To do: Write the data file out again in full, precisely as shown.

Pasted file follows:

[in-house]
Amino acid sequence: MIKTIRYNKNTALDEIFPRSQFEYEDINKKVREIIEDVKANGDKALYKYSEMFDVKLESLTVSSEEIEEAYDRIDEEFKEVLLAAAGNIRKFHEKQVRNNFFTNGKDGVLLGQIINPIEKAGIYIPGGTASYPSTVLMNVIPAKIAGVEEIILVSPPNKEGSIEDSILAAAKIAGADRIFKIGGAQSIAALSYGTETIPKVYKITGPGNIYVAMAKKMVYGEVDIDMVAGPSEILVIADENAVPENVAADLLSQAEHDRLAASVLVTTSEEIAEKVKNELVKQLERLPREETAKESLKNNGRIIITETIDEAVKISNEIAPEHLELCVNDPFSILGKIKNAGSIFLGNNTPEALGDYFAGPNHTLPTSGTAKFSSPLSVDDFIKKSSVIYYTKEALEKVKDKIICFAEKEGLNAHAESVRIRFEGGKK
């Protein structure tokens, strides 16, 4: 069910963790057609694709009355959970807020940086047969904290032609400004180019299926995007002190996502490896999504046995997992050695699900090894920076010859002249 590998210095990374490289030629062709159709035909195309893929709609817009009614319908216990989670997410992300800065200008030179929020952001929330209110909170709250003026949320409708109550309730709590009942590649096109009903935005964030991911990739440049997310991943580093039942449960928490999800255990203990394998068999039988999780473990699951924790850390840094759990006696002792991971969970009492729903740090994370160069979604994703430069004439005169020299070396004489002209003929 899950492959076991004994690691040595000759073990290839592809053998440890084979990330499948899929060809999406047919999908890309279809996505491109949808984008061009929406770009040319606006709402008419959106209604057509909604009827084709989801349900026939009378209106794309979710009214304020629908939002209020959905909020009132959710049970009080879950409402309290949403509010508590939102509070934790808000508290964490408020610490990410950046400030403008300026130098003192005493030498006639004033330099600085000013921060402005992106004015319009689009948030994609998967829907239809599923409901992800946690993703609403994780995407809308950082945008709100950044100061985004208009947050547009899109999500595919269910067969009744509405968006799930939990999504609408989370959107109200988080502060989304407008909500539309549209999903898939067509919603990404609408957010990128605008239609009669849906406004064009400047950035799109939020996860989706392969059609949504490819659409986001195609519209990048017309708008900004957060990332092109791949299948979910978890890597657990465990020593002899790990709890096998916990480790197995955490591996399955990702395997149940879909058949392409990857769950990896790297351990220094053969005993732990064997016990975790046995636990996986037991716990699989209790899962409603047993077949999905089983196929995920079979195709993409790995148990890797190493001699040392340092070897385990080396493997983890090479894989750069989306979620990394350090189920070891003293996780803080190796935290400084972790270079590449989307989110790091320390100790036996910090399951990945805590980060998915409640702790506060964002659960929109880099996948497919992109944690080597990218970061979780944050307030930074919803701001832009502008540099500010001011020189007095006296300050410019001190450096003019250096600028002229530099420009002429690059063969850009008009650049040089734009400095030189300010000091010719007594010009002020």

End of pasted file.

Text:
[in-house]
Amino acid sequence: MIKTIRYNKNTALDEIFPRSQFEYEDINKKVREIIEDVKANGDKALYKYSEMFDVKLESLTVSSEEIEEAYDRIDEEFKEVLLAAAGNIRKFHEKQVRNNFFTNGKDGVLLGQIINPIEKAGIYIPGGTASYPSTVLMNVIPAKIAGVEEIILVSPPNKEGSIEDSILAAAKIAGADRIFKIGGAQSIAALSYGTETIPKVYKITGPGNIYVAMAKKMVYGEVDIDMVAGPSEILVIADENAVPENVAADLLSQAEHDRLAASVLVTTSEEIAEKVKNELVKQLERLPREETAKESLKNNGRIIITETIDEAVKISNEIAPEHLELCVNDPFSILGKIKNAGSIFLGNNTPEALGDYFAGPNHTLPTSGTAKFSSPLSVDDFIKKSSVIYYTKEALEKVKDKIICFAEKEGLNAHAESVRIRFEGGKK
């Protein structure tokens, strides 16, 4: 069910963790057609694709009355959970807020940086047969904290032609400004180019299926995007002190996502490896999504046995997992050695699900090894920076010859002249 590998210095990374490289030629062709159709035909195309893929709609817009009614319908216990989670997410992300800065200008030179929020952001929330209110909170709250003026949320409708109550309730709590009942590649096109009903935005964030991911990739440049997310991943580093039942449960928490999800255990203990394998068999039988999780473990699951924790850390840094759990006696002792991971969970009492729903740090994370160069979604994703430069004439005169020299070396004489002209003929 899950492959076991004994690691040595000759073990290839592809053998440890084979990330499948899929060809999406047919999908890309279809996505491109949808984008061009929406770009040319606006709402008419959106209604057509909604009827084709989801349900026939009378209106794309979710009214304020629908939002209020959905909020009132959710049970009080879950409402309290949403509010508590939102509070934790808000508290964490408020610490990410950046400030403008300026130098003192005493030498006639004033330099600085000013921060402005992106004015319009689009948030994609998967829907239809599923409901992800946690993703609403994780995407809308950082945008709100950044100061985004208009947050547009899109999500595919269910067969009744509405968006799930939990999504609408989370959107109200988080502060989304407008909500539309549209999903898939067509919603990404609408957010990128605008239609009669849906406004064009400047950035799109939020996860989706392969059609949504490819659409986001195609519209990048017309708008900004957060990332092109791949299948979910978890890597657990465990020593002899790990709890096998916990480790197995955490591996399955990702395997149940879909058949392409990857769950990896790297351990220094053969005993732990064997016990975790046995636990996986037991716990699989209790899962409603047993077949999905089983196929995920079979195709993409790995148990890797190493001699040392340092070897385990080396493997983890090479894989750069989306979620990394350090189920070891003293996780803080190796935290400084972790270079590449989307989110790091320390100790036996910090399951990945805590980060998915409640702790506060964002659960929109880099996948497919992109944690080597990218970061979780944050307030930074919803701001832009502008540099500010001011020189007095006296300050410019001190450096003019250096600028002229530099420009002429690059063969850009008009650049040089734009400095030189300010000091010719007594010009002020």